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: Late Gothic Tapestry Acquired for Institute


Minneapolis Institute of Arts



Institution Minneapolis Institute of Arts
The Flemish late Gothic tapestry illustrating the parable of The Prodigal Son, which was first exhibited to members at a preview on January 27, is an addition of considerable importance to the Institute’s distinguished collection of tapestries. One of the famous tapestries of America, it was until recently in the collection of Genevieve Garvan Brady. Its acquisition will be of special interest to those associated with the museum, for it is the first major purchase made from the John Van Derlip Fund.The Prodigal Son tapestry was woven in Brussels in the early sixteenth century, and represents the end of that period of tapestry weaving so splendidly recorded in the three Gothic examples in the Charles Jairus Martin Memorial Collection. It represents also, since it stands between the Gothic and Renaissance styles, the dawn of a new period in Flemish weaving, and thus takes an important place, hitherto vacant, in the Institute’s collection.It is a piece of considerable size, measuring about twenty-one by thirteen feet, and the field, within a narrow border, is crowded with incident in the manner of Gothic tapestries. Like the other pieces in the collection, it reflects the spirit of the age in which it was woven. The regency of Marguerite of Austria (1480-1530) marked, as Phyllis Ackerman has pointed out, the triumph of the middle class in Flanders, and the bourgeois Fleming, pious, solidly smug, and secure in his wealth, doted on religious allegory. Contemplation of the wages of sin, or of virtue, reinforced his own conception of the purpose of life. The history of The Prodigal Son must have delighted him beyond measure.The story told in the tapestry depicts a series of episodes in the life of the Prodigal Son. In the upper left corner the young man is seen receiving part of his inheritance from his father. He is wearing a furred green coat over a crimson gown, and looks at the green-clad servant who is carrying a portion of his newly acquired wealth in a roped bundle. His aged father, in a blue cloak, sits in a ceremonial chair between the two, his right hand held out in a gesture of admonition. On the ground at his feet is a gold chest containing further treasures. Surrounding the central figures are several attendants.In the center of the tapestry the youth, again accompanied by attendants of both sycophantic and disapproving mien, sits beside a woman representing Pleasure, to whom he absently hands a purse of money. Beyond them a page in green rummages in a chest for further treasures, while a young man with a falcon on his wrist and an incredulously admiring woman look on. Below the central group to the left the Prodigal Son is seen flirting with a blue-clad woman representing Luxury, and, balancing this group on the right, he appears at a table with two young women clothed in rose and pale green, where he is tempted by the vice of Gluttony. This is an amusing scene. For the first time the youth appears to be wholehearted in his desire for pleasure. His up-flung right arm seems to call for more wine, and the expression on his face indicates that he is going about the business of sin in a determined fashion.In the lower left corner, somewhat wary, the youth is tempted by the figures of Luxury, Worldliness, and Pleasure, while again numerous attendants, hoping to share in the spoils, look on. Opposite this scene, in the lower right corner, the victim, shorn of his splendid cloak and jewels, is spurned by his temptresses.In the upper part of the tapestry, above the central group, appear the figures of Mercy, Repentance, and Humility, who will eventually rescue the youth, reading the Book of Knowledge. But the Prodigal Son is not yet ready for redemption. At the left he is tempted by Lust, and at the right by Music. The final episode in the story, the downfall of the Prodigal Son, is depicted in the upper right corner, where simple folk deplore the result of heedless livingThe incidents of the story follow each other in rapid succession and with little separation save for the short wreathed column setting off the initial episode. The complexity of the pattern is characteristic of allegorical tapestries as well as of the Gothic period, and is one of the qualities which gives The Prodigal Son its Gothic flavor. Properly speaking, The Prodigal Son is not a Gothic tapestry, for while it retains many of the characteristics of the Gothic age it announces the coming of a new style.One of the indications of the Renaissance is seen in the richly designed border of intertwined flowers, leaves, and fruits, a fashion that was to grow into the magnificently swagged frames of later Flemish tapestries. Another suggestion of the Renaissance is seen in the figures, still drawn with a thought for the silhouette, yet already hinting at the three-dimensional quality that was to come in with the Italian influence. The draperies are treated more expansively, with their rich folds sweeping a turf only sparsely scattered with the blossoms so beloved in an earlier age. A comparison of this tapestry with either The Falconers or the Esther tapestry in the Martin collection will indicate the advances made in the handling of draperies. It will also reveal the extended range of colors at the service of early sixteenth-century weavers.Yet the Gothic spirit persists; in the design, which is still flat and suitable to mural decoration, in the brilliant coloring, in the composition, with its lack of perspective and space, and in the small clumps of flowers scattered over the lower portion of the field.The Prodigal Son, woven about 1525 when Brussels was the tapestry center of Europe, represents the last stand of the Gothic in tapestries. Thereafter they were to approximate paintings more and more, until, like the Institute’s Virgil tapestry, and the Death of Decius Mus from the Rubens series, they became woven paintings. In the museum collection The Prodigal Son bridges the gap hitherto existing between the millefleur of 1510 and the Joseph tapestry of 1550. It is a splendid example of late Gothic weaving; a noteworthy addition to the collection, and one that provides the final link in a group illustrating the history of tapestries throughout two centuries.Referenced Works of Art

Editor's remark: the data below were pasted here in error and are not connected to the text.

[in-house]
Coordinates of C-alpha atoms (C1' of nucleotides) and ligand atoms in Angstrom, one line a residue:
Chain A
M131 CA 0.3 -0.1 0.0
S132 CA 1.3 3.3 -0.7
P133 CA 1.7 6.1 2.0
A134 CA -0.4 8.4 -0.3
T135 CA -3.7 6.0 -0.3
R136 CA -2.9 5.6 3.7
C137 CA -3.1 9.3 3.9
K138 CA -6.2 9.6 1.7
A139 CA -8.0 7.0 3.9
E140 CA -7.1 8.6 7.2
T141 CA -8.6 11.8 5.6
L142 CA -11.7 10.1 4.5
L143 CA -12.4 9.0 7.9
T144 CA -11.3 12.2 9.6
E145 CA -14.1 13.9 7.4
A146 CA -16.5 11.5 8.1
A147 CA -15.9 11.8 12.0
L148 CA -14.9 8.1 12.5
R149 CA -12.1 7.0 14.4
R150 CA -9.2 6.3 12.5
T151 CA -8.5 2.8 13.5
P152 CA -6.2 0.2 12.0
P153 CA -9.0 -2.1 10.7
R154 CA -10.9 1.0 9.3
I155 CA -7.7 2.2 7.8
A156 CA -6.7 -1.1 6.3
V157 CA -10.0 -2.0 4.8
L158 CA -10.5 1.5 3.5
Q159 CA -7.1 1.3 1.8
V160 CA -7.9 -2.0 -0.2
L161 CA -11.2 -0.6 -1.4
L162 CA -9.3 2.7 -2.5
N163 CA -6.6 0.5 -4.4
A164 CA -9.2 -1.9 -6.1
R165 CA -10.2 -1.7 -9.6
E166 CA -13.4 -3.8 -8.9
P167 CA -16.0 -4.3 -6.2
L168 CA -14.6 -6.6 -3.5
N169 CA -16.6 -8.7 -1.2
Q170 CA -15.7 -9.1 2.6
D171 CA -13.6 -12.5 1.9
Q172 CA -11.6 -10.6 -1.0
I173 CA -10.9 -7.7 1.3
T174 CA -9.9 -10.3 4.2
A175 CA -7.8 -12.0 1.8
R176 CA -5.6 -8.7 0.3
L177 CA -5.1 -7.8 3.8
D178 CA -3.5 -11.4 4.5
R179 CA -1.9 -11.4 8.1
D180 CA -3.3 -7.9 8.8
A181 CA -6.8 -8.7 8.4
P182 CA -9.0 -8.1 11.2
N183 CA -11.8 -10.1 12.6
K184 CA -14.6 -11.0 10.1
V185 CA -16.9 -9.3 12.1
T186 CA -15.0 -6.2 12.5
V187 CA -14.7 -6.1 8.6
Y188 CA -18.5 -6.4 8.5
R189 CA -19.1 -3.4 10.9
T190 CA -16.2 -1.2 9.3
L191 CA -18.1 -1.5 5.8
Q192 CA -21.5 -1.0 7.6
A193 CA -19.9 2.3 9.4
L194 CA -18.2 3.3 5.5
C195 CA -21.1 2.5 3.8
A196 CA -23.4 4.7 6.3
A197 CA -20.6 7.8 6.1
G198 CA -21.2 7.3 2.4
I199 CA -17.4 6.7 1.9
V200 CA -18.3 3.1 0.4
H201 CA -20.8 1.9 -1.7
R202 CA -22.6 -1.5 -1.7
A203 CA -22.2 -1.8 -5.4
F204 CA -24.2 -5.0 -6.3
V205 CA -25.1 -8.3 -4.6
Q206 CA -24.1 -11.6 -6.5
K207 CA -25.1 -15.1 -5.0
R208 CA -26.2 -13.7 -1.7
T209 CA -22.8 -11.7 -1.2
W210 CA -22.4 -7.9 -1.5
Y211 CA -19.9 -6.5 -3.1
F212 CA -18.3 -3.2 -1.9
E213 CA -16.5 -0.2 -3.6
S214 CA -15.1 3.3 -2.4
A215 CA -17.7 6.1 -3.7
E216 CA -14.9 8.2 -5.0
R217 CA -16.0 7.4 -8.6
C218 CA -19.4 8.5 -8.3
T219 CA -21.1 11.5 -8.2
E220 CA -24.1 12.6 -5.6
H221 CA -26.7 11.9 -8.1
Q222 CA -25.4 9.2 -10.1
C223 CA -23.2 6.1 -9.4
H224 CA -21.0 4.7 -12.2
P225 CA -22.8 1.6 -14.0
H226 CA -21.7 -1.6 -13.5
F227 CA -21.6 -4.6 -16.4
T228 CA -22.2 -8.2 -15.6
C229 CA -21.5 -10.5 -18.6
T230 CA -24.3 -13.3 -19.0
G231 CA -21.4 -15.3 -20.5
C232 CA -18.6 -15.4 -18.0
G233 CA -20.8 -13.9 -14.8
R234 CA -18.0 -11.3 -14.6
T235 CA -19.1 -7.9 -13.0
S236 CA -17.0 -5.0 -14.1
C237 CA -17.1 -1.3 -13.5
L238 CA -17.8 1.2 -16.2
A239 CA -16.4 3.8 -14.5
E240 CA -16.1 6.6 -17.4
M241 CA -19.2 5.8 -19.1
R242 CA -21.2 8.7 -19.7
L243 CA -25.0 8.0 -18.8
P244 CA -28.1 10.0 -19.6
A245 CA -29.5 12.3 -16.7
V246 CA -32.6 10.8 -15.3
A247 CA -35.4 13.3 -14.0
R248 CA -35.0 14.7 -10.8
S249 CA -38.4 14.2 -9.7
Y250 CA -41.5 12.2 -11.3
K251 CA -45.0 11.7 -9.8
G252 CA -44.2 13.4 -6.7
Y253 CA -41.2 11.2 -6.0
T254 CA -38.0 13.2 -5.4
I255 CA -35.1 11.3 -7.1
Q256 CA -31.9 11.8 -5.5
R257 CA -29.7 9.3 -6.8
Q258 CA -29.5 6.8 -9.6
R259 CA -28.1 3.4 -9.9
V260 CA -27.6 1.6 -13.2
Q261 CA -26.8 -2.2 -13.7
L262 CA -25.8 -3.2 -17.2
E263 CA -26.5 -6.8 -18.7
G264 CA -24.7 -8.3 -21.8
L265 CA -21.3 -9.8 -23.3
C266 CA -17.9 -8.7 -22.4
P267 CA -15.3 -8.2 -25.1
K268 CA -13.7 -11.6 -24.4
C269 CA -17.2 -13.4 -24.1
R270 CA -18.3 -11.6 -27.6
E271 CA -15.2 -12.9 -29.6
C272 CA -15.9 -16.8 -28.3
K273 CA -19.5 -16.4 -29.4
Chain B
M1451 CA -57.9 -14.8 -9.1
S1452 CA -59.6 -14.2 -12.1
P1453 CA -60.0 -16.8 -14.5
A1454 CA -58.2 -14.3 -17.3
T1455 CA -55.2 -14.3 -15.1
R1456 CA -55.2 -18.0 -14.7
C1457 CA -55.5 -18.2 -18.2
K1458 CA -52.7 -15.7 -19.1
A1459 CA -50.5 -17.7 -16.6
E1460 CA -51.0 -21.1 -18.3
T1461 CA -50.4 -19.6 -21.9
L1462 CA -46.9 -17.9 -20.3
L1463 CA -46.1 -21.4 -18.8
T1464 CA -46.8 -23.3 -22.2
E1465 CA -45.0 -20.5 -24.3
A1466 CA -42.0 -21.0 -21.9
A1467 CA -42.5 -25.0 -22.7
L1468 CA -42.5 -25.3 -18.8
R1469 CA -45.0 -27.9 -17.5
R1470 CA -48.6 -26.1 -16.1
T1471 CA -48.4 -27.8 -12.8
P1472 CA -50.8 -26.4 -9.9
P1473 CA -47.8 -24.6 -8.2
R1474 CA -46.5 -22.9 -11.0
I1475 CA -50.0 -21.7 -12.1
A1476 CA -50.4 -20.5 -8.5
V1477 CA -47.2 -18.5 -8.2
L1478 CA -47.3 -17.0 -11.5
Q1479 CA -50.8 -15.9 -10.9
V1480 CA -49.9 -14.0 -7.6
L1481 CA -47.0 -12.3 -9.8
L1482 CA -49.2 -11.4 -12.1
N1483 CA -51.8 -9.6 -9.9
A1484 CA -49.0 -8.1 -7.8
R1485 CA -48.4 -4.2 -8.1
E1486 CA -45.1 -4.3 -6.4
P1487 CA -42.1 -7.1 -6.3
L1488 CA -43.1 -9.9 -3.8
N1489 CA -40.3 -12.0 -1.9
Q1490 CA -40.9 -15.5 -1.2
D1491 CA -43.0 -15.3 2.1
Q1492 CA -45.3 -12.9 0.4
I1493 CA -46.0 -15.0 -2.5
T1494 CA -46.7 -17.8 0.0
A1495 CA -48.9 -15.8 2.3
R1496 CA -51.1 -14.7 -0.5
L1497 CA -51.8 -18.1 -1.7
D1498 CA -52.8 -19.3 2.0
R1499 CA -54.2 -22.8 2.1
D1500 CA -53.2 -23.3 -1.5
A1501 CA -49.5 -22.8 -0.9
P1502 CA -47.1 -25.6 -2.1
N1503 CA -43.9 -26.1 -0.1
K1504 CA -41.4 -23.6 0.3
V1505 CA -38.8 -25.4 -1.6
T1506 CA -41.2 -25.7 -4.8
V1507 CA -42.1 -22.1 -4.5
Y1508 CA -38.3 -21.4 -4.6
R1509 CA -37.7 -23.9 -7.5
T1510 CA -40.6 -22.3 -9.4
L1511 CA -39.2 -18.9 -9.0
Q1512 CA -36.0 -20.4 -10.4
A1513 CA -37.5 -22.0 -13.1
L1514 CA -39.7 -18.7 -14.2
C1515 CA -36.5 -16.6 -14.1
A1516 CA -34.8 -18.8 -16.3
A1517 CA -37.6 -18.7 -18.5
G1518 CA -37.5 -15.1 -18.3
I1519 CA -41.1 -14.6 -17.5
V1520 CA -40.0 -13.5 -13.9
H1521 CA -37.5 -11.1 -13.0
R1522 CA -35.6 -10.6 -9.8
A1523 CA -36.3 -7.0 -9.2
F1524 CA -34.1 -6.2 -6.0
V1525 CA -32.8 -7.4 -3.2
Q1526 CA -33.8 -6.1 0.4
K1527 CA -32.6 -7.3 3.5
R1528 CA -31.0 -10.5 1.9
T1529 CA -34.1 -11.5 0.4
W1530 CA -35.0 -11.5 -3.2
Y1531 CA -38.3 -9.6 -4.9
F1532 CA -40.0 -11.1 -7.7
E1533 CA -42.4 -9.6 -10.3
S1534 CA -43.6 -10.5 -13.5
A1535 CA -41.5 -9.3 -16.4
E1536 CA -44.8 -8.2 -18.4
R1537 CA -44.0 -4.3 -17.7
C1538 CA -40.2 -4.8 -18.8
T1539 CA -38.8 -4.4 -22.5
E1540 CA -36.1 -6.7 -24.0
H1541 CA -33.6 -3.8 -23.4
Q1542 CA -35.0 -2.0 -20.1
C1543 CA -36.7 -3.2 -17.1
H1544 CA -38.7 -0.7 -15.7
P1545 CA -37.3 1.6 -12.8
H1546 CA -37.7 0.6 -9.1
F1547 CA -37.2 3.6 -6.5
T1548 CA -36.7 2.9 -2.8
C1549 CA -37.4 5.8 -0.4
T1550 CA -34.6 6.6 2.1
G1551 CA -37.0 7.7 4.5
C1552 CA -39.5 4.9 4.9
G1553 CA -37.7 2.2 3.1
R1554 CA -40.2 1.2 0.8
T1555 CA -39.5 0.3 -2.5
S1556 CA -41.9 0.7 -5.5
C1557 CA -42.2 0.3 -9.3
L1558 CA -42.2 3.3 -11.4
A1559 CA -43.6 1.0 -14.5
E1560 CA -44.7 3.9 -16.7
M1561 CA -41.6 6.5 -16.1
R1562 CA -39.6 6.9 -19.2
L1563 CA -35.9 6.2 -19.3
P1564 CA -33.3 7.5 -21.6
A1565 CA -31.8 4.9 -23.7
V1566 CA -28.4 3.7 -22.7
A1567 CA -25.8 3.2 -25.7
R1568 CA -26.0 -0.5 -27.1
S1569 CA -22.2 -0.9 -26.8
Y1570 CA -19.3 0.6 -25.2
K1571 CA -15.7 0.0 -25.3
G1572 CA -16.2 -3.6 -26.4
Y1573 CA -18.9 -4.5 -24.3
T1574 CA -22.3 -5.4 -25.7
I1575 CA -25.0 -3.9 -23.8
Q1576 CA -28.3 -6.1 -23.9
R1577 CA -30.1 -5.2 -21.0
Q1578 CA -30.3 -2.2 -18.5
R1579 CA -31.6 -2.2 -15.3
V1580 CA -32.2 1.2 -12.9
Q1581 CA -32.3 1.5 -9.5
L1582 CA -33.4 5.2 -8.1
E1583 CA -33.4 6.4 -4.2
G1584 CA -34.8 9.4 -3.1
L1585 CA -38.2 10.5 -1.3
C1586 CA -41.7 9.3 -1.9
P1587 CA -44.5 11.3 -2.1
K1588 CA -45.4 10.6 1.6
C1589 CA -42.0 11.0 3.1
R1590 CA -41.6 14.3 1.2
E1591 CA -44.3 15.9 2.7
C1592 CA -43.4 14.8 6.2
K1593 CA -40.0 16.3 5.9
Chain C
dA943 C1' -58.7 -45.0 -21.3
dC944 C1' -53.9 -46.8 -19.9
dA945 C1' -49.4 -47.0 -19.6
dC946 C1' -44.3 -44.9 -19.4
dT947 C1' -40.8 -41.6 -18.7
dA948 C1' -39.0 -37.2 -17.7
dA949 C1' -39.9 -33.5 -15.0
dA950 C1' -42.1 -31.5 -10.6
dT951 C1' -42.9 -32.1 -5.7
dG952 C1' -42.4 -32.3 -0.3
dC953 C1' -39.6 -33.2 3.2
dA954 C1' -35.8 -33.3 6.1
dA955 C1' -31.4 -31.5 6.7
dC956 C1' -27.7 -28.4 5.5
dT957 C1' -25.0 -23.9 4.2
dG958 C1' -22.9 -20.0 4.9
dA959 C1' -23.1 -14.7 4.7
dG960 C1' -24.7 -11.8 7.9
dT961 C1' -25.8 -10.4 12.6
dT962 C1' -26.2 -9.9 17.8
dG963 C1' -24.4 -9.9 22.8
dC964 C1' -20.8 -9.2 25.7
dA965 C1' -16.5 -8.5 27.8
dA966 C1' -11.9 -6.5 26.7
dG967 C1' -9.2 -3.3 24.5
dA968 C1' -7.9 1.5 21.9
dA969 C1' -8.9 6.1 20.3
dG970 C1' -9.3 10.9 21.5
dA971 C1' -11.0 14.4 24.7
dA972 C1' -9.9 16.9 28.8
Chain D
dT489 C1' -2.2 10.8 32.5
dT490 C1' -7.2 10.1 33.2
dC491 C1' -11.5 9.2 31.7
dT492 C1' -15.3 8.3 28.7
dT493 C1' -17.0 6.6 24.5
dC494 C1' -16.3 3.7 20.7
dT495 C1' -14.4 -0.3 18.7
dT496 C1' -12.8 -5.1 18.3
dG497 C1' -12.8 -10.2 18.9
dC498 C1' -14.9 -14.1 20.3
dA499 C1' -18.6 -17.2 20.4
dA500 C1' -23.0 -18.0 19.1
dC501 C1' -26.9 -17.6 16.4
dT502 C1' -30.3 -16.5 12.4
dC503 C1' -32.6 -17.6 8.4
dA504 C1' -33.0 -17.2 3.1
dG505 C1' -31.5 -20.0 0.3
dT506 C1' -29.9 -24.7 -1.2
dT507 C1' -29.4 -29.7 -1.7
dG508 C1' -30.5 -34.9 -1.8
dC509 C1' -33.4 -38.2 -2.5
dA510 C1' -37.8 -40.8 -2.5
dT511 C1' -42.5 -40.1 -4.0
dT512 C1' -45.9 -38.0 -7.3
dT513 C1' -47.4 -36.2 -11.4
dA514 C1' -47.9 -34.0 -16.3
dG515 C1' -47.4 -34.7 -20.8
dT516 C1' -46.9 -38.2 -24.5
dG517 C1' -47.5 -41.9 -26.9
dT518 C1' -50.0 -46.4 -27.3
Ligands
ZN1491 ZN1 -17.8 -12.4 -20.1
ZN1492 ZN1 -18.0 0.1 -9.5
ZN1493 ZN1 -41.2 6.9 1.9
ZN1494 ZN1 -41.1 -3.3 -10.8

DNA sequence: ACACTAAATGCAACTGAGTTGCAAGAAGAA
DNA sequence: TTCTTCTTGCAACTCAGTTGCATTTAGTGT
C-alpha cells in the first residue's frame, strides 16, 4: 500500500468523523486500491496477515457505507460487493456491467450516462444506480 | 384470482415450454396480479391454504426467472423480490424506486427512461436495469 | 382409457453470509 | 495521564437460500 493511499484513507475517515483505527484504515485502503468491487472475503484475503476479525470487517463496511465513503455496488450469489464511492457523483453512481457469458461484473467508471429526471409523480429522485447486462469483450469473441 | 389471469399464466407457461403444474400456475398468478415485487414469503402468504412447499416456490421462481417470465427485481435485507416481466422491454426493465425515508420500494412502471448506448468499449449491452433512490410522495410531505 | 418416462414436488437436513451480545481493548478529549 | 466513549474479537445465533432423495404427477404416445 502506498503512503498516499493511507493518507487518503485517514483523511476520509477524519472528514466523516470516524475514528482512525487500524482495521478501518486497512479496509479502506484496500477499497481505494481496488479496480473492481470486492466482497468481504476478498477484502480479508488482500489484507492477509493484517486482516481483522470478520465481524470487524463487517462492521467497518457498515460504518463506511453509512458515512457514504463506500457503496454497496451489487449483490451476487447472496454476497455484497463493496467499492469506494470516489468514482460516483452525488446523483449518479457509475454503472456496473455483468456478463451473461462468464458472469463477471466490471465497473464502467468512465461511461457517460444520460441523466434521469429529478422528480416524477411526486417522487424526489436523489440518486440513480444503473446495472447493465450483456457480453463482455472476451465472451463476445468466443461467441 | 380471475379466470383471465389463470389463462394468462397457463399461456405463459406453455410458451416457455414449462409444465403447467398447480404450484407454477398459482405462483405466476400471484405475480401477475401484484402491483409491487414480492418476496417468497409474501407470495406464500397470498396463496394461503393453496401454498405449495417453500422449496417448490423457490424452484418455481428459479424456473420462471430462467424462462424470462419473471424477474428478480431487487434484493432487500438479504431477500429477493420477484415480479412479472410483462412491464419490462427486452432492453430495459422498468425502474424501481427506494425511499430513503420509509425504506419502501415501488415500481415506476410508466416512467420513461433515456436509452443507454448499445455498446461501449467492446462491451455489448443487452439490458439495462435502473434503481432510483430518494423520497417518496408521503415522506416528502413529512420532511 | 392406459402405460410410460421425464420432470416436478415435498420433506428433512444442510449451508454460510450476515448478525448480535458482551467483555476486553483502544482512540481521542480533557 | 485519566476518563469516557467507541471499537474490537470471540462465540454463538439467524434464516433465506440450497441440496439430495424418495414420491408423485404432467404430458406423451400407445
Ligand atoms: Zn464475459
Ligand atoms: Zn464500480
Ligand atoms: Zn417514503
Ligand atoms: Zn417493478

1. The Prodigal Son with Pleasure seated at his side. Detail of a Flemish Gothic tapestry of The Prodigal Son. Purchased from The John Van Derlip Fund.
  2. The Prodigal Son receives a portion of his inheritance from his aged father before he departs on his journey.
  3. The allegory of the Prodigal Son. The youth converses with a woman representing Luxury.
  4. Luxury, Worldliness, and Pleasure tempt the Prodigal Son. Detail of the Institute’s new tapestry.
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Source: "Late Gothic Tapestry Acquired for Institute," <i>The Minneapolis Institute of Arts Bulletin</i> 27, no. 6 (February, 1938): 26-30.
Rights: ©MIA
Added to Site: March 10, 2009